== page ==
Equality in Conversation

A lot of my arguments nowadays tend to be centered around the effects of the benefits of living in a group on human behaviour. A rather complex topic, admittedly, and one in which it would be particularly naive to explain from merely ethological and ecological perspectives. But I do digress.

When conversing with other people, I find body language and behaviour will ultimately be the first factor which determines the impression left on each party, and how comfortable and respected they end up feeling. I am certain I am not the only one who appreciates and relishes in engaging in conversation, but unfortunately, there are those whose words – if any are indeed spoken – are either distastefully superficial or plainly impolite.

My, when outdated men complain about women like me being ‘too assertive for their own good’ who ‘need to learn their place’, or when juveniles colloquially reduce me to an object as they jeer shallow statements about my assets out of windows, I am taken aback. I have been brought up to know that I deserve basic human decency. I expect these men to be courteous and polite in conversation, and neither patronising nor demeaning towards women of whom they have learned to treat as if they are submissive to their every command.

To the corporate businessman who asserts his dominance by commanding and directing young women in everyday scenarios; to the shirtless beach-jock who asserts his dominance by patent objectification – your internalised misogyny will not be condoned. Were you surprised when I spoke back? Were you further astonished when I had the audacity and the ability to construct and rebut a logical argument evaluating your crass behaviour? I’m honestly surprised you were.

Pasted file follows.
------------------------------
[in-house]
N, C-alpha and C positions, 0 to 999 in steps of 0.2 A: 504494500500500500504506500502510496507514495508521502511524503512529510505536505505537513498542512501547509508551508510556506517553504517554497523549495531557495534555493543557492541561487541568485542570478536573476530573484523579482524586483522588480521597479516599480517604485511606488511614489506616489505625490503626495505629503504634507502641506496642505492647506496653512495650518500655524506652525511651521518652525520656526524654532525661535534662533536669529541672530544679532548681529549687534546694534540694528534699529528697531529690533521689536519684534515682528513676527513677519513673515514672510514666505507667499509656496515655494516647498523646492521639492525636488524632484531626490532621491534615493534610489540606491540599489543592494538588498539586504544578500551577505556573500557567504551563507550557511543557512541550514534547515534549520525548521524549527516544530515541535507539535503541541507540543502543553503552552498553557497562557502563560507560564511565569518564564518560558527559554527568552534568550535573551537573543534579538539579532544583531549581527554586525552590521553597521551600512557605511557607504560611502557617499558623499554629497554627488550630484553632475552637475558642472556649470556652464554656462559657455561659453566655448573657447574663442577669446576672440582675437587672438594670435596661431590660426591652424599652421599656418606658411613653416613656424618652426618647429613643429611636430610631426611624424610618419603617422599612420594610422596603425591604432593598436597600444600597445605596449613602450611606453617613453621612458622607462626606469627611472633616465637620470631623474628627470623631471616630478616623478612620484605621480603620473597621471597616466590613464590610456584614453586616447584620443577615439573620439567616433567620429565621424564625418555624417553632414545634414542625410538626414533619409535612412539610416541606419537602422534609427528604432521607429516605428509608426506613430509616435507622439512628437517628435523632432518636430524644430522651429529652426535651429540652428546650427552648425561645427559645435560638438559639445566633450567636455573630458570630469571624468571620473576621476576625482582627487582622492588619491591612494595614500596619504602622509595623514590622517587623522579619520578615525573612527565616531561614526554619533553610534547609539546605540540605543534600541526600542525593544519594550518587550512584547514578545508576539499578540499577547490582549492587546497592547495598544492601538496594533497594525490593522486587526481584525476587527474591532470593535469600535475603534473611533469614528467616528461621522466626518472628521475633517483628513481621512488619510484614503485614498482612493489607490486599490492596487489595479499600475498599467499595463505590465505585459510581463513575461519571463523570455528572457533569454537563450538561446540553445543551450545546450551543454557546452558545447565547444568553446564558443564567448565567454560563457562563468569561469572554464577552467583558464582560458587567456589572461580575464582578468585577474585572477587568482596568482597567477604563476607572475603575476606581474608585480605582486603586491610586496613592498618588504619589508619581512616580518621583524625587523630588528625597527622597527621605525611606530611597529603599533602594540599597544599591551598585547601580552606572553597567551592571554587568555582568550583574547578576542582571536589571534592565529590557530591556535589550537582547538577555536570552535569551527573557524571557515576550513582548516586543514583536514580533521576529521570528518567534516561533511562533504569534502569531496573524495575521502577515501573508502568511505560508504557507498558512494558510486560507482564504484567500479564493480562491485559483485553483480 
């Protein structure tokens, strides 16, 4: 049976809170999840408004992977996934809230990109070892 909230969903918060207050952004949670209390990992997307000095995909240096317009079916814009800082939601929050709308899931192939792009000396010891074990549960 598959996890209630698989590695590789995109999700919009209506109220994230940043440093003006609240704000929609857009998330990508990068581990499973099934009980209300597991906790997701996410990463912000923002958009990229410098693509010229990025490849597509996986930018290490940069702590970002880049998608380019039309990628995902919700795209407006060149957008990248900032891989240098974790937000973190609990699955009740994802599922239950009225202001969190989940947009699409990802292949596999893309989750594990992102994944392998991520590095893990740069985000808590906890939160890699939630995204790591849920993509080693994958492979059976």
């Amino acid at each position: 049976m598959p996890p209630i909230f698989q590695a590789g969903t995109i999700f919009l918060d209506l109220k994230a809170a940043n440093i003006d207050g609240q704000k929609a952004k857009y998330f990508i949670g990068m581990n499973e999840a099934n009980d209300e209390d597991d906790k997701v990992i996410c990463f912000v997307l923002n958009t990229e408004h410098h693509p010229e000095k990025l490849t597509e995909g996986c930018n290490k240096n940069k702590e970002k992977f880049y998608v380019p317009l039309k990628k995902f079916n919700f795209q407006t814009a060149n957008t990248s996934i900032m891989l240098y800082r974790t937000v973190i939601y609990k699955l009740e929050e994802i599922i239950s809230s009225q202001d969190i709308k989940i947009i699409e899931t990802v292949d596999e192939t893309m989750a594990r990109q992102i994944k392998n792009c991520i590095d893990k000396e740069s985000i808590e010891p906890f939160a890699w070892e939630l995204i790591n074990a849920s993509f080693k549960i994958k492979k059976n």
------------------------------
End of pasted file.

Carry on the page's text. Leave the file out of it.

I may wear flowery dresses and rouge lipsticks, but they are certainly not a symbol of submissiveness. In fact, I would argue that for some women, they can serve as symbols of strength. For others, the choice to not wear these things is equally empowering. That aside, I am an educated young woman, but even if I were not, I still deserve basic human decency. I am confident in the fact that I am well-read and able to debate. What would be the point of education if I never learned to put my skills into action because I was dogmatically taught that men are dominant by default in every social situation?

Instead of accepting this today, I challenged and initiated conversation, to which I received a defensive backlash from certain men I interacted with while out in town today. On the other hand, particular male friends of mine do listen and talk with me about all kinds of intellectual subjects. In other words, they treat me as their equal, and you know what? Quel surprise, I appreciate it because it makes me feel comfortable.

This is the difference that a dismissal of internalised misogynistic culture makes, because these reasons are precisely why they are my friends in the first place. It’s merely a simple request: respect each other. Patronising me will get you nowhere. Engaging with me in respectful, decent conversation where my opinions are not undermined by alpha-male dominance – however – will. It makes all the difference.


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